Top executives at Ford are calling for the Trump administration to increase fuel efficiency standards in vehicles while the EPA is signaling a move in the other direction.
The EPA’s Office of Air and Radiation have until April 1 to release revised vehicle emissions targets for cars and light trucks in model years 2022 – 2025. Former President Barack Obama drafted the current standard for those years, and it places automakers on a tighter emissions reduction schedule, Bloomberg reports.
The Trump administration has already drafted arguments for not just decreasing the Obama-era standard but decreasing the standard overall, in-line with what some automakers are asking for.
Ford Executive Chairman Bill Ford and President and CEO Jim Hackett appear to be the exception, however.
“We support increasing clean car standards through 2025 and are not asking for a rollback. We want one set of standards nationally, along with additional flexibility to help us provide more affordable options for our customers,” the executives wrote in Medium.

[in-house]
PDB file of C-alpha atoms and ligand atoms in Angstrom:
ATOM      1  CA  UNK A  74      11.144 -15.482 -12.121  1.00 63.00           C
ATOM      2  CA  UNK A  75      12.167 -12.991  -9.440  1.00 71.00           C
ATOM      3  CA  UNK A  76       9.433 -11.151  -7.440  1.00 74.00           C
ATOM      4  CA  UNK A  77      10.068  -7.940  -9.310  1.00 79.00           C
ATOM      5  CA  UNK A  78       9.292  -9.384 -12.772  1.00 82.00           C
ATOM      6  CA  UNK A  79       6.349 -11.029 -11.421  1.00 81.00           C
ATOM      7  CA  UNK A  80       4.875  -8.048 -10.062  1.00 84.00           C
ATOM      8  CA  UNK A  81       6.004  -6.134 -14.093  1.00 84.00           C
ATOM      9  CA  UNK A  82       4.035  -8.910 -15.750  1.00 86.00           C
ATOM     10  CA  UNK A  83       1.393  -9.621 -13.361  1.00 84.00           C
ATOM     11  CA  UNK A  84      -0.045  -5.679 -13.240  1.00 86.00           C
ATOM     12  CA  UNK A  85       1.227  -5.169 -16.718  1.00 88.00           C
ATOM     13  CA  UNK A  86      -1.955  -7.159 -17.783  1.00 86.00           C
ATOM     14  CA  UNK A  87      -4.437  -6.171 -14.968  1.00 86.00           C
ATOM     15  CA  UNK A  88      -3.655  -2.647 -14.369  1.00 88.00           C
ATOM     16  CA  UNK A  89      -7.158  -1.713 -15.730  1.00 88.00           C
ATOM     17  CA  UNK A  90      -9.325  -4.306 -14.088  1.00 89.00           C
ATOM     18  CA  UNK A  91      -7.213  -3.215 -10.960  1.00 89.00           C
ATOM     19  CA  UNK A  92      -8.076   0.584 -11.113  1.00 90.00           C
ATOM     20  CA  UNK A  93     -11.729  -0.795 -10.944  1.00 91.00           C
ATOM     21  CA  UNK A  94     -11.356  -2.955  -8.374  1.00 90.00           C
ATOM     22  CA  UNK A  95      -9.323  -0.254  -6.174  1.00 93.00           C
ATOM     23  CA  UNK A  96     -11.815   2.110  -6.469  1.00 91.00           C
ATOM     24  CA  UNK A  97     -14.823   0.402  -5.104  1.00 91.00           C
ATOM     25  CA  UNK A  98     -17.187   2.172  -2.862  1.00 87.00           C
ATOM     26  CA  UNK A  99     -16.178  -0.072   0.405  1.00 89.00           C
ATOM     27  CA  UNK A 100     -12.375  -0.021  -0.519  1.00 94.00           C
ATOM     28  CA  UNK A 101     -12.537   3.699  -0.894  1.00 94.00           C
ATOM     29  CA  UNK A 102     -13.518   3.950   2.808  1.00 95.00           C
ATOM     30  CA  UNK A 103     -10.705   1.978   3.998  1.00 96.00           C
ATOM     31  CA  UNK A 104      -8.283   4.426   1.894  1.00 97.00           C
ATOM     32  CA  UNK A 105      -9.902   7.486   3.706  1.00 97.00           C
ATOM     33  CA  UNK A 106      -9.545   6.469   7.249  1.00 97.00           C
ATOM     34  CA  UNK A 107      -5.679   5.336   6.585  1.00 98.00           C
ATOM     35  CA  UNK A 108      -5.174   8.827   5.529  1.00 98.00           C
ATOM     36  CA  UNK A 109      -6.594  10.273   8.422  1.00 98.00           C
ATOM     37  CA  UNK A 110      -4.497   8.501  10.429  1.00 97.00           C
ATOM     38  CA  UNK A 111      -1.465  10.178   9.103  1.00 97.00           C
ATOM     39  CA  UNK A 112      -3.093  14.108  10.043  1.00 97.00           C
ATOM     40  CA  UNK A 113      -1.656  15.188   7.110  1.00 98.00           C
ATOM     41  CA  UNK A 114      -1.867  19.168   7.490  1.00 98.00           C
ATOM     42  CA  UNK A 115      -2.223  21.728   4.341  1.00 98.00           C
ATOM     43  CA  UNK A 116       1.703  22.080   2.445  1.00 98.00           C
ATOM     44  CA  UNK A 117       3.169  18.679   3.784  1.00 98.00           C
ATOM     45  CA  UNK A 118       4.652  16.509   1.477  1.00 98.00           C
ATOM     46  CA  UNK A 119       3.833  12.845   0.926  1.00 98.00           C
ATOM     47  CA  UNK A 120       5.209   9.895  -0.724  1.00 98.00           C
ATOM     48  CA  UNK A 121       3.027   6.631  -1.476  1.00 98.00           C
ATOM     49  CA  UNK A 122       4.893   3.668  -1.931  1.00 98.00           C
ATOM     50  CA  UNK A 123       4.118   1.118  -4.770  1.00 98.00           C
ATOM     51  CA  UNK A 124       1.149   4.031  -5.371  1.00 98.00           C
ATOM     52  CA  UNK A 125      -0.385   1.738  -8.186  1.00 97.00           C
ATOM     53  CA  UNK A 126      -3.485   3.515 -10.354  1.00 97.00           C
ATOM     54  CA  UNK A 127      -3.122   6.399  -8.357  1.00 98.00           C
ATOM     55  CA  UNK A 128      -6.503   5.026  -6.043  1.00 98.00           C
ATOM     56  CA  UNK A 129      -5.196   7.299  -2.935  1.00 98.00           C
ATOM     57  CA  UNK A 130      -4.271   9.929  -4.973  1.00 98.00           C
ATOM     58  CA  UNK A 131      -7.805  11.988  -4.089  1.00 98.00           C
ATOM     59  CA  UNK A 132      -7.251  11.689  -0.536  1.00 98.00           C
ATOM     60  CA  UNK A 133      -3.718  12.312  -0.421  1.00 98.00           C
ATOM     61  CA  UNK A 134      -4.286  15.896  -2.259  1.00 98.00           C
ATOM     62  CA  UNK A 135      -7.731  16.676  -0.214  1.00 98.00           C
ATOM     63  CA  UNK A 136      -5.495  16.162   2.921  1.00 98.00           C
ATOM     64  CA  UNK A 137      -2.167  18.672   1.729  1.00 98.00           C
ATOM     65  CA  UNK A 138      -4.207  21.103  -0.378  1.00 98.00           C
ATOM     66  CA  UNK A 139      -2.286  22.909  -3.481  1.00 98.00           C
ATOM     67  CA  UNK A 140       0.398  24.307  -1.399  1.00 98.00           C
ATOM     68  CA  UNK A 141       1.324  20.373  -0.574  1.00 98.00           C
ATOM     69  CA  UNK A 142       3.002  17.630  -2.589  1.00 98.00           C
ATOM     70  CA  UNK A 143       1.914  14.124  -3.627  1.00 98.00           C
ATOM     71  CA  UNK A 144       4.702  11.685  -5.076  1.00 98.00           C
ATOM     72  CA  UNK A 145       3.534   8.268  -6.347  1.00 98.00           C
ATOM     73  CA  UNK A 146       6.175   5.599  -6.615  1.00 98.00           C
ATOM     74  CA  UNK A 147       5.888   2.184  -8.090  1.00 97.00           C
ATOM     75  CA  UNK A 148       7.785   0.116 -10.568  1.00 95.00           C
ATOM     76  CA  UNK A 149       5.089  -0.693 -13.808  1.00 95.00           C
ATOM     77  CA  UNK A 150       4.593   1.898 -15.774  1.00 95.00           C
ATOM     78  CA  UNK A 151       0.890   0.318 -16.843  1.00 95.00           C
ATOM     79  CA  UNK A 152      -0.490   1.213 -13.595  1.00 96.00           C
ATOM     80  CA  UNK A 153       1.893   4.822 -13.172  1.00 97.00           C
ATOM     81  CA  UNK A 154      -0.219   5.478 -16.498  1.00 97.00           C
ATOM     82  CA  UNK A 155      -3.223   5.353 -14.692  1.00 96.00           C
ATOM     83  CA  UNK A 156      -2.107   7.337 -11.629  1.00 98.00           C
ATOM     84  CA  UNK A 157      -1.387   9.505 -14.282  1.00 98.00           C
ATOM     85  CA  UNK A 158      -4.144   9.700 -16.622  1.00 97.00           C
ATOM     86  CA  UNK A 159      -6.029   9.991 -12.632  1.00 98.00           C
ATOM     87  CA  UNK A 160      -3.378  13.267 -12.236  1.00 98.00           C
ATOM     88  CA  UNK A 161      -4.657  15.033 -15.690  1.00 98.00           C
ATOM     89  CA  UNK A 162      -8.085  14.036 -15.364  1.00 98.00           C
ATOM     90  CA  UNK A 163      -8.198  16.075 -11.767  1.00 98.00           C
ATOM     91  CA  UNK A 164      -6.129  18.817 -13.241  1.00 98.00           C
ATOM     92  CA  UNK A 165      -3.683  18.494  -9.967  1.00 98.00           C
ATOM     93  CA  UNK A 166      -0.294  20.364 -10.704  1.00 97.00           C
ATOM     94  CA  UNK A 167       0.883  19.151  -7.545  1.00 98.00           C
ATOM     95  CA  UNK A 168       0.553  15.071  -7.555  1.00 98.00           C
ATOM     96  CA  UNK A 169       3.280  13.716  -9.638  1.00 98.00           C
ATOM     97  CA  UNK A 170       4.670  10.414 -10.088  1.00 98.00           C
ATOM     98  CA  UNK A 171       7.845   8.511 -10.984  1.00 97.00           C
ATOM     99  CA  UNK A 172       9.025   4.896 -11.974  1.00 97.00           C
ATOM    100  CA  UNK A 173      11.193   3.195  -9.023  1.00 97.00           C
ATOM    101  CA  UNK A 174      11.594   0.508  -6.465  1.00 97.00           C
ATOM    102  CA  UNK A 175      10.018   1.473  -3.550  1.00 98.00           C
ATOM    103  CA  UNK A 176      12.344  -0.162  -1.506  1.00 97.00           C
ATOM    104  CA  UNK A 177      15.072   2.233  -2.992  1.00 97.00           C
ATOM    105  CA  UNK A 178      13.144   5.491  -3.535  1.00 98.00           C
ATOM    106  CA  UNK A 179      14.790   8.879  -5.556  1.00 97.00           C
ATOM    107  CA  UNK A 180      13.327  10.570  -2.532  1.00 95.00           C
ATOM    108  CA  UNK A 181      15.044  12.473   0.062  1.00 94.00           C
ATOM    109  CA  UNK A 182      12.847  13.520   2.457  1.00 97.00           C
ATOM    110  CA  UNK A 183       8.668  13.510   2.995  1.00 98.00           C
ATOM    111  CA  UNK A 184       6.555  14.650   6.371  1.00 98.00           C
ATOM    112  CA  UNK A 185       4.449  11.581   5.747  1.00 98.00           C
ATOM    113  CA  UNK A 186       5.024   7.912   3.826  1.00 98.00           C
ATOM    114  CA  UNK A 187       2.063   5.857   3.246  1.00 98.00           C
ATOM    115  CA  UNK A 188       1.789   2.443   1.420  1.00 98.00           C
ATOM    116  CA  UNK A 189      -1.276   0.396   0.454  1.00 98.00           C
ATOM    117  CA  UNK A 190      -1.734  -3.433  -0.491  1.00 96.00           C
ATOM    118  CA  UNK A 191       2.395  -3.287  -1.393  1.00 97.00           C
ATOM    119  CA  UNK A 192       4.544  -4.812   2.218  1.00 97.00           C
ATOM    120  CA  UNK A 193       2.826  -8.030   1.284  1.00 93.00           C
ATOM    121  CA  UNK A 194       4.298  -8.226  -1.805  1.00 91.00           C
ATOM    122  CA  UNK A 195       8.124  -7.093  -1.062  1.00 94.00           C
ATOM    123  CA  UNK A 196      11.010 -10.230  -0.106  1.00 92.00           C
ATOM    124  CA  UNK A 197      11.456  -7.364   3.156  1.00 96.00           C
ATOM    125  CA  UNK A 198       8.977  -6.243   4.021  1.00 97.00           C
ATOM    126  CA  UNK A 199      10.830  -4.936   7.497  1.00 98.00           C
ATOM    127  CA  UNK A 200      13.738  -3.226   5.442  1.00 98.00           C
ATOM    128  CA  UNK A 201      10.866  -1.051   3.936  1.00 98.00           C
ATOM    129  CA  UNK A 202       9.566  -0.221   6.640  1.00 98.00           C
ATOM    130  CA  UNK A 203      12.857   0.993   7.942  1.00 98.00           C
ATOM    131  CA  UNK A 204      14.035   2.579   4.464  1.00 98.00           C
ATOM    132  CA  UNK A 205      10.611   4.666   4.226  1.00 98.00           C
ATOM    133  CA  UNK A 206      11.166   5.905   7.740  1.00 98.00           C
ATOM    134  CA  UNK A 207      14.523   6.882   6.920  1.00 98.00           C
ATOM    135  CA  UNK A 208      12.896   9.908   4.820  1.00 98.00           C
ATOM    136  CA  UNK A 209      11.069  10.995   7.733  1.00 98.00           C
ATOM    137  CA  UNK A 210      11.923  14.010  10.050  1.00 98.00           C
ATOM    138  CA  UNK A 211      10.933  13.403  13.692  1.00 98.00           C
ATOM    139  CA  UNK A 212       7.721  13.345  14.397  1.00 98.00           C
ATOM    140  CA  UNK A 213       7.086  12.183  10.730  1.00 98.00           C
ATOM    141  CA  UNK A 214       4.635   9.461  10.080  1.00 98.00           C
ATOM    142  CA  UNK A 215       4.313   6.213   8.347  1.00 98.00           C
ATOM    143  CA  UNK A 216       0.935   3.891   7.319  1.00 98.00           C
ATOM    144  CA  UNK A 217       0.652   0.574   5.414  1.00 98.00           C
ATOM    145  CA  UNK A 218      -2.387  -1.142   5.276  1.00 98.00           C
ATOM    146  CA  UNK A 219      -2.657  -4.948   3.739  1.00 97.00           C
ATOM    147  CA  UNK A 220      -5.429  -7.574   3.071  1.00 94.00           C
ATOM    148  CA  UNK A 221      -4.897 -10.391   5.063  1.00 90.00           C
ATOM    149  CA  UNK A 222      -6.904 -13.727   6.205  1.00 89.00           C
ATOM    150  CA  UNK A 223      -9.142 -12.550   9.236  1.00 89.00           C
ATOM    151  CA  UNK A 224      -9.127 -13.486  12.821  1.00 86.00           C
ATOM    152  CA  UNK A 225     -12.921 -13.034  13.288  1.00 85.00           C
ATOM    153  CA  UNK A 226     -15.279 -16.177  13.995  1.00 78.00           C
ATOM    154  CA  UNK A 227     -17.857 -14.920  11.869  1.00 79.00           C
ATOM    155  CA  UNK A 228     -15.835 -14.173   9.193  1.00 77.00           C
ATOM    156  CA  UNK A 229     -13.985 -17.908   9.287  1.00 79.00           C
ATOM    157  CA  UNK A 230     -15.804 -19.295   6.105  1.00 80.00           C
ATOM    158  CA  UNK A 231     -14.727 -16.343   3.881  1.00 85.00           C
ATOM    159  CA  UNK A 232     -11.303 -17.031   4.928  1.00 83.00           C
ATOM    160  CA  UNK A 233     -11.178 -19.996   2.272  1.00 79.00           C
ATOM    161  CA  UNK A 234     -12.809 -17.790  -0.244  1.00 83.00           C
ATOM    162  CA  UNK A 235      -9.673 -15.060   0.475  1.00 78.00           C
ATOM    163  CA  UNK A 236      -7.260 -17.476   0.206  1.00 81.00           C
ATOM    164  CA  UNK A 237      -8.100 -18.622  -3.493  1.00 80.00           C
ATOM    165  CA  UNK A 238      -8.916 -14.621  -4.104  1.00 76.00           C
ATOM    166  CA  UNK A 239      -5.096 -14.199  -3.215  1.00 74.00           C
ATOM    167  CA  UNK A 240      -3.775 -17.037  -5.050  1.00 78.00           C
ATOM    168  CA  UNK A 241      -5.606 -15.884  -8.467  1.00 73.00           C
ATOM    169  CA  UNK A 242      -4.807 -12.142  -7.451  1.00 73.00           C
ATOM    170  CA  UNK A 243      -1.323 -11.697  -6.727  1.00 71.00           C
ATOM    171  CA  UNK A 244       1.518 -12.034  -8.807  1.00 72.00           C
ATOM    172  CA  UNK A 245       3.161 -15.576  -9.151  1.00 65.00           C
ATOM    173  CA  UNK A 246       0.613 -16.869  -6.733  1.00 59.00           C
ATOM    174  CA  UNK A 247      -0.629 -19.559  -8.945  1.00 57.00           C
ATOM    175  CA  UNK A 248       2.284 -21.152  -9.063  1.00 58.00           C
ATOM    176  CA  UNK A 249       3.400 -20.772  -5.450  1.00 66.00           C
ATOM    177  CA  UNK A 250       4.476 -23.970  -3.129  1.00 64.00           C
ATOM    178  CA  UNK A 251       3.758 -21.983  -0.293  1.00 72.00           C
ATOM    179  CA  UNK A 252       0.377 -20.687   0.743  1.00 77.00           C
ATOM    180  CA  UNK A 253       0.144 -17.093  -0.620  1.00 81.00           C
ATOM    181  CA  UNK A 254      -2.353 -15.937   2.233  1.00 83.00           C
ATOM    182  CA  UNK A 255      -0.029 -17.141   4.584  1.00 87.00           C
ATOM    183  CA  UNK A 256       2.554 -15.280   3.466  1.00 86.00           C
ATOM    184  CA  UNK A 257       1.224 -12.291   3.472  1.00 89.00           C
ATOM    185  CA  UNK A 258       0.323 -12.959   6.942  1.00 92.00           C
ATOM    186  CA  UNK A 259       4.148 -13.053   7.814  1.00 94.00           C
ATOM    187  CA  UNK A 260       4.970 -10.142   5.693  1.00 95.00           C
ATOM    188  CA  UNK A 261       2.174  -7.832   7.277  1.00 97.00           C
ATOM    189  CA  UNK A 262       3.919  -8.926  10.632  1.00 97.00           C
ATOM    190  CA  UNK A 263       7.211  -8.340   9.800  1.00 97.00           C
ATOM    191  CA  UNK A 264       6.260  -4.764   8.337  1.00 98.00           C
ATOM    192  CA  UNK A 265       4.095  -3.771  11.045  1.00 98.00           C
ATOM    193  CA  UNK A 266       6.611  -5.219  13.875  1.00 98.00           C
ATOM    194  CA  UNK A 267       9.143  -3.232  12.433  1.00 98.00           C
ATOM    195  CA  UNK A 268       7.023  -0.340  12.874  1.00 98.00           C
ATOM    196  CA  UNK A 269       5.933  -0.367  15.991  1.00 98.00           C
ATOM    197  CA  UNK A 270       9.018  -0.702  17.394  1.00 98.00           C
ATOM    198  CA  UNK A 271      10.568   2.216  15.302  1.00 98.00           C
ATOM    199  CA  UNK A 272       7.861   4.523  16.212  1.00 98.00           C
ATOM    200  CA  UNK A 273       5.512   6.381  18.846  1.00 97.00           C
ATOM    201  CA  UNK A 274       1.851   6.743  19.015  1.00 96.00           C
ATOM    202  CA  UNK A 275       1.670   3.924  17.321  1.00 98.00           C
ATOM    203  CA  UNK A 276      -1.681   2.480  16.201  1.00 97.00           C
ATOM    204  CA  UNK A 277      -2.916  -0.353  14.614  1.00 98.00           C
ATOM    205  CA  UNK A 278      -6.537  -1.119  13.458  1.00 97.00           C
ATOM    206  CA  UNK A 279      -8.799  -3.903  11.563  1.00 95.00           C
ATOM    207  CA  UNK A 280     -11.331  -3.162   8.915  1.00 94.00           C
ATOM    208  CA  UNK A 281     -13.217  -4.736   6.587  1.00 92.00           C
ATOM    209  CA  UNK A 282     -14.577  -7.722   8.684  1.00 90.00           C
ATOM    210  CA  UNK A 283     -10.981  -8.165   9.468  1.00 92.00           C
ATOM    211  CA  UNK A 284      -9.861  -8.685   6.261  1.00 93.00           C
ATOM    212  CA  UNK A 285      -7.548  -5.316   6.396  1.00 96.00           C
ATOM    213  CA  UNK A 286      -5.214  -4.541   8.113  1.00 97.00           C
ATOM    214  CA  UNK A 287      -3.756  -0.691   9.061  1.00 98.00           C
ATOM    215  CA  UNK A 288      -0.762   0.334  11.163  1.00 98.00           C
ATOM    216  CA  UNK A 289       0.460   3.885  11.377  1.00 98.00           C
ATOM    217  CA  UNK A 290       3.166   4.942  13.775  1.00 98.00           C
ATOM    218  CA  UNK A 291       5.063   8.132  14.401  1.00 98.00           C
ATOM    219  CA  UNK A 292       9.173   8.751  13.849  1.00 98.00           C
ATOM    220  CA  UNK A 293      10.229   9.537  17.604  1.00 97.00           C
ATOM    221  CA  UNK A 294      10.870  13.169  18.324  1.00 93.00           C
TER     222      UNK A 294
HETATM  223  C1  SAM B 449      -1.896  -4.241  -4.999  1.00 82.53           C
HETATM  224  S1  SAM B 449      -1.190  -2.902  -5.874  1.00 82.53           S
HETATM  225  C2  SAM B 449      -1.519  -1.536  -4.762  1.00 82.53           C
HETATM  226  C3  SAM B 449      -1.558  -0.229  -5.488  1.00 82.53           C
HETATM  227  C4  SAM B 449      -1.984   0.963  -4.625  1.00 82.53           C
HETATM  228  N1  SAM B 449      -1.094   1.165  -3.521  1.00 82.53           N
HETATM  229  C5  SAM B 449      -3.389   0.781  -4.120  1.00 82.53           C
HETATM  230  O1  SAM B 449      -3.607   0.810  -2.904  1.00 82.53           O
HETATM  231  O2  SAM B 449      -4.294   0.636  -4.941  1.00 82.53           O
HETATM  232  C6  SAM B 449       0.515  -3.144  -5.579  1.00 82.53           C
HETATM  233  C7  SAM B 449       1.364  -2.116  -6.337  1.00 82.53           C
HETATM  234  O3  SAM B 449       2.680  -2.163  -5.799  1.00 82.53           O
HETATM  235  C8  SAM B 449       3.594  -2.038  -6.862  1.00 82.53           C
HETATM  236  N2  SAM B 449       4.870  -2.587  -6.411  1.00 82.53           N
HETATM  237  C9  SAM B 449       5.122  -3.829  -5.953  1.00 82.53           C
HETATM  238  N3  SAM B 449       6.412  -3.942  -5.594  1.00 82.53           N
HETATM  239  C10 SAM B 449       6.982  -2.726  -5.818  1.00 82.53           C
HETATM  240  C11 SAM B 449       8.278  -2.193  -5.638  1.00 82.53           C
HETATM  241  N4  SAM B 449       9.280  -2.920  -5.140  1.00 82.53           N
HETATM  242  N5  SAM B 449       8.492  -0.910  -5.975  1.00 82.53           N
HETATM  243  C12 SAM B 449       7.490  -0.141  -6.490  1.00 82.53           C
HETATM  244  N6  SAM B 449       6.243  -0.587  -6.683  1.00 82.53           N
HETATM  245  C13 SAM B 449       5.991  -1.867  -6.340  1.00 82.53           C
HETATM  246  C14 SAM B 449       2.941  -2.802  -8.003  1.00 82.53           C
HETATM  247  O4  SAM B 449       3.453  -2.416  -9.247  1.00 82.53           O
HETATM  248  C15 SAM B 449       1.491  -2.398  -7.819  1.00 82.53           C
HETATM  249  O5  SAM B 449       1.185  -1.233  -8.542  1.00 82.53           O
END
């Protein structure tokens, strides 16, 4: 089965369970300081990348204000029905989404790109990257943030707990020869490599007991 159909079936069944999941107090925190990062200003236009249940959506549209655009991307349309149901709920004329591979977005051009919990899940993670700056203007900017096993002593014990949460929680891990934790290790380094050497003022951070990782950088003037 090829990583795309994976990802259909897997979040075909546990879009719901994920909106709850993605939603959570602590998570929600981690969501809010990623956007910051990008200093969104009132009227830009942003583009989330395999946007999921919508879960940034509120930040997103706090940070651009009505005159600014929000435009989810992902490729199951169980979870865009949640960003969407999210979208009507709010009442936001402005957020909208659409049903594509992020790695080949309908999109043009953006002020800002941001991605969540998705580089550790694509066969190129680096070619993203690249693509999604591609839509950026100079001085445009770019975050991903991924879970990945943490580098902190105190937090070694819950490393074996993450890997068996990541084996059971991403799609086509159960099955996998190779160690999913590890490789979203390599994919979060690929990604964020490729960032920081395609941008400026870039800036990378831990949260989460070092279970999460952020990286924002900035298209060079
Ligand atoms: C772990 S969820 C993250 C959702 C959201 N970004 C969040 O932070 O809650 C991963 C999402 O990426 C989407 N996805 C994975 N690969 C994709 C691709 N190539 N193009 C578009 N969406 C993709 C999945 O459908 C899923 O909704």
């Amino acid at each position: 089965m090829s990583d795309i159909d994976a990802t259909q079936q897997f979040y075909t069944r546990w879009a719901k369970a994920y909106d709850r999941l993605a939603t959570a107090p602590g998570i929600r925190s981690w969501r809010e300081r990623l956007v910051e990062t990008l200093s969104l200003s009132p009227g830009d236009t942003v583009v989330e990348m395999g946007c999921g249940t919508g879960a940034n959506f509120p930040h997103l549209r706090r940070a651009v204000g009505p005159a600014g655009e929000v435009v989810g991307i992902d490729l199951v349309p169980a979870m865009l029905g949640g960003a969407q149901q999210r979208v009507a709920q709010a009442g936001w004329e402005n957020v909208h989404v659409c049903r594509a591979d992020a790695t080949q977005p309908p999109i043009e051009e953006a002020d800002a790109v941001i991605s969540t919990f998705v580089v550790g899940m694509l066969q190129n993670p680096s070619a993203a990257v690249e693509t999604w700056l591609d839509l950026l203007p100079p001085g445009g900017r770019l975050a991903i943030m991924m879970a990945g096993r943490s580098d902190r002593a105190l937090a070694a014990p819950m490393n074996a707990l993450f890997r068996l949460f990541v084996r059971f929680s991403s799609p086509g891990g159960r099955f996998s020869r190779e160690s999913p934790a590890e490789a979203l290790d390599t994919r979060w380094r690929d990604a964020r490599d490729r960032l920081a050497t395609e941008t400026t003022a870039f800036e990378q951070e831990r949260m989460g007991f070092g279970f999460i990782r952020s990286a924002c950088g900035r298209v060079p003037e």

Ford and Hackett are not necessarily calling for the Obama-era standards to remain untouched. The executives’ ideal standards could be much looser or stricter than the ones currently in place. The wording is ambiguous.
Fuel economy standards, first implemented for model year 1978 vehicles, were originally meant to reduce U.S. dependence on oil imported from other nations but became a tool to lower emissions and fight climate change under Obama. The standards have increased the price of new cars by nearly $4,000, according to a 2016 report from The Heritage Foundation.
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